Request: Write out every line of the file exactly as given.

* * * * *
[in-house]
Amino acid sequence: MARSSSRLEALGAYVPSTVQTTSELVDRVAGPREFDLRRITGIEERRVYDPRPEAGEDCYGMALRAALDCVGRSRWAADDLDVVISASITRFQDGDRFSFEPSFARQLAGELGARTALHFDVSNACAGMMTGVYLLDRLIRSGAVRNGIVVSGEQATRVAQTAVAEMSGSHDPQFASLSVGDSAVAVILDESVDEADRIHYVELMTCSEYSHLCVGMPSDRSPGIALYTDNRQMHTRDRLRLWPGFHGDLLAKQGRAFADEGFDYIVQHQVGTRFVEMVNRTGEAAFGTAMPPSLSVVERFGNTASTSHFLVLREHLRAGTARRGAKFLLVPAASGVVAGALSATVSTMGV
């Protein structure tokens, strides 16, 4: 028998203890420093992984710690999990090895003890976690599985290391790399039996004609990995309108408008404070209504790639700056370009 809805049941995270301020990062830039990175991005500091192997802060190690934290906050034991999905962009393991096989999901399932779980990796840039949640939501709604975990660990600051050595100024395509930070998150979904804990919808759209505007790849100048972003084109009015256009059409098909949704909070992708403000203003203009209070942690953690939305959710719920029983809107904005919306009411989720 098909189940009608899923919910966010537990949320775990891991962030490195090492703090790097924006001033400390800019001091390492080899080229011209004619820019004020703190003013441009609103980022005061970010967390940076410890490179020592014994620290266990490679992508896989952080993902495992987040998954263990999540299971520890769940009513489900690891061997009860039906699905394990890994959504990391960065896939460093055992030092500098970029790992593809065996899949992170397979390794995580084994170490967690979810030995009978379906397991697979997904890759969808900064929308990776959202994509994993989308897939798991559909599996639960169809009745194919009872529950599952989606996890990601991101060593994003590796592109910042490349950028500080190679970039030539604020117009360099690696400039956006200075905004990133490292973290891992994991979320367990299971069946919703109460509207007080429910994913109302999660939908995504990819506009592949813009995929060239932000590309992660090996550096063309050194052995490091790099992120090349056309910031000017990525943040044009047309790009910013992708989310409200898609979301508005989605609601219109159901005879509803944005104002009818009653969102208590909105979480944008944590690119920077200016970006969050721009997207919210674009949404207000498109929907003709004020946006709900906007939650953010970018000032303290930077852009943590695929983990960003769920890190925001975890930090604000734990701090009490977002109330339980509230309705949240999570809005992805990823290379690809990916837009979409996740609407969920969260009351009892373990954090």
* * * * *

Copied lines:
[in-house]
Amino acid sequence: MARSSSRLEALGAYVPSTVQTTSELVDRVAGPREFDLRRITGIEERRVYDPRPEAGEDCYGMALRAALDCVGRSRWAADDLDVVISASITRFQDGDRFSFEPSFARQLAGELGARTALHFDVSNACAGMMTGVYLLDRLIRSGAVRNGIVVSGEQATRVAQTAVAEMSGSHDPQFASLSVGDSAVAVILDESVDEADRIHYVELMTCSEYSHLCVGMPSDRSPGIALYTDNRQMHTRDRLRLWPGFHGDLLAKQGRAFADEGFDYIVQHQVGTRFVEMVNRTGEAAFGTAMPPSLSVVERFGNTASTSHFLVLREHLRAGTARRGAKFLLVPAASGVVAGALSATVSTMGV
């Protein structure tokens, strides 16, 4: 028998203890420093992984710690999990090895003890976690599985290391790399039996004609990995309108408008404070209504790639700056370009 809805049941995270301020990062830039990175991005500091192997802060190690934290906050034991999905962009393991096989999901399932779980990796840039949640939501709604975990660990600051050595100024395509930070998150979904804990919808759209505007790849100048972003084109009015256009059409098909949704909070992708403000203003203009209070942690953690939305959710719920029983809107904005919306009411989720 098909189940009608899923919910966010537990949320775990891991962030490195090492703090790097924006001033400390800019001091390492080899080229011209004619820019004020703190003013441009609103980022005061970010967390940076410890490179020592014994620290266990490679992508896989952080993902495992987040998954263990999540299971520890769940009513489900690891061997009860039906699905394990890994959504990391960065896939460093055992030092500098970029790992593809065996899949992170397979390794995580084994170490967690979810030995009978379906397991697979997904890759969808900064929308990776959202994509994993989308897939798991559909599996639960169809009745194919009872529950599952989606996890990601991101060593994003590796592109910042490349950028500080190679970039030539604020117009360099690696400039956006200075905004990133490292973290891992994991979320367990299971069946919703109460509207007080429910994913109302999660939908995504990819506009592949813009995929060239932000590309992660090996550096063309050194052995490091790099992120090349056309910031000017990525943040044009047309790009910013992708989310409200898609979301508005989605609601219109159901005879509803944005104002009818009653969102208590909105979480944008944590690119920077200016970006969050721009997207919210674009949404207000498109929907003709004020946006709900906007939650953010970018000032303290930077852009943590695929983990960003769920890190925001975890930090604000734990701090009490977002109330339980509230309705949240999570809005992805990823290379690809990916837009979409996740609407969920969260009351009892373990954090």